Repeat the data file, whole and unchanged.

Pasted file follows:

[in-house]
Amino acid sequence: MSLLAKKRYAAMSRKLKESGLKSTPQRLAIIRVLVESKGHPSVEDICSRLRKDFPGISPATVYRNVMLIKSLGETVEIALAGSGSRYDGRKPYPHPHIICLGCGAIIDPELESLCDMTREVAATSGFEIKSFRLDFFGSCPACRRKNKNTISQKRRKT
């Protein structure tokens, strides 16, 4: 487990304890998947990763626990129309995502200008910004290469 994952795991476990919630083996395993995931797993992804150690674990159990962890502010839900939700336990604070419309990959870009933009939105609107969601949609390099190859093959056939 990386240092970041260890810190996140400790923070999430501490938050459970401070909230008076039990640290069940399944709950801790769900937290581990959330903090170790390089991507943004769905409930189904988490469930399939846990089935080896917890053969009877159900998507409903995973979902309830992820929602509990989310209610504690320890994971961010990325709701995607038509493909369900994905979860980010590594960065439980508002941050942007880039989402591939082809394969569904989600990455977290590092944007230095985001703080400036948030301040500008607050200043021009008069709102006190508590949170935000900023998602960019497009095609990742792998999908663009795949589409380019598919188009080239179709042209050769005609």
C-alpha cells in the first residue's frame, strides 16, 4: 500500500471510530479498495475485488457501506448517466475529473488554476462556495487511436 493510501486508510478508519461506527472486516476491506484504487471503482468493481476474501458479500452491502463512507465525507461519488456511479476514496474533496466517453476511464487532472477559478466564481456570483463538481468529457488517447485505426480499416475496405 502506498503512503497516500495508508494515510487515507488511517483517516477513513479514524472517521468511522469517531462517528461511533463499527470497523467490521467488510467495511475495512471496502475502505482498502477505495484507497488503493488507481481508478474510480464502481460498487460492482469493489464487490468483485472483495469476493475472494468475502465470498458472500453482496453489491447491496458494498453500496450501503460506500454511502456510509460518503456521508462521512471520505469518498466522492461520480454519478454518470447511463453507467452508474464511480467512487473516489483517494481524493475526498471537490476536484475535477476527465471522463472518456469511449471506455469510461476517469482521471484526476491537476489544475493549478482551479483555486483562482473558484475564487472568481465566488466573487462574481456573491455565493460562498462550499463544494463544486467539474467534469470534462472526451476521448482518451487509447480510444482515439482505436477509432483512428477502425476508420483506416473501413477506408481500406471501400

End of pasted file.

[in-house]
Amino acid sequence: MSLLAKKRYAAMSRKLKESGLKSTPQRLAIIRVLVESKGHPSVEDICSRLRKDFPGISPATVYRNVMLIKSLGETVEIALAGSGSRYDGRKPYPHPHIICLGCGAIIDPELESLCDMTREVAATSGFEIKSFRLDFFGSCPACRRKNKNTISQKRRKT
């Protein structure tokens, strides 16, 4: 487990304890998947990763626990129309995502200008910004290469 994952795991476990919630083996395993995931797993992804150690674990159990962890502010839900939700336990604070419309990959870009933009939105609107969601949609390099190859093959056939 990386240092970041260890810190996140400790923070999430501490938050459970401070909230008076039990640290069940399944709950801790769900937290581990959330903090170790390089991507943004769905409930189904988490469930399939846990089935080896917890053969009877159900998507409903995973979902309830992820929602509990989310209610504690320890994971961010990325709701995607038509493909369900994905979860980010590594960065439980508002941050942007880039989402591939082809394969569904989600990455977290590092944007230095985001703080400036948030301040500008607050200043021009008069709102006190508590949170935000900023998602960019497009095609990742792998999908663009795949589409380019598919188009080239179709042209050769005609």
C-alpha cells in the first residue's frame, strides 16, 4: 500500500471510530479498495475485488457501506448517466475529473488554476462556495487511436 493510501486508510478508519461506527472486516476491506484504487471503482468493481476474501458479500452491502463512507465525507461519488456511479476514496474533496466517453476511464487532472477559478466564481456570483463538481468529457488517447485505426480499416475496405 502506498503512503497516500495508508494515510487515507488511517483517516477513513479514524472517521468511522469517531462517528461511533463499527470497523467490521467488510467495511475495512471496502475502505482498502477505495484507497488503493488507481481508478474510480464502481460498487460492482469493489464487490468483485472483495469476493475472494468475502465470498458472500453482496453489491447491496458494498453500496450501503460506500454511502456510509460518503456521508462521512471520505469518498466522492461520480454519478454518470447511463453507467452508474464511480467512487473516489483517494481524493475526498471537490476536484475535477476527465471522463472518456469511449471506455469510461476517469482521471484526476491537476489544475493549478482551479483555486483562482473558484475564487472568481465566488466573487462574481456573491455565493460562498462550499463544494463544486467539474467534469470534462472526451476521448482518451487509447480510444482515439482505436477509432483512428477502425476508420483506416473501413477506408481500406471501400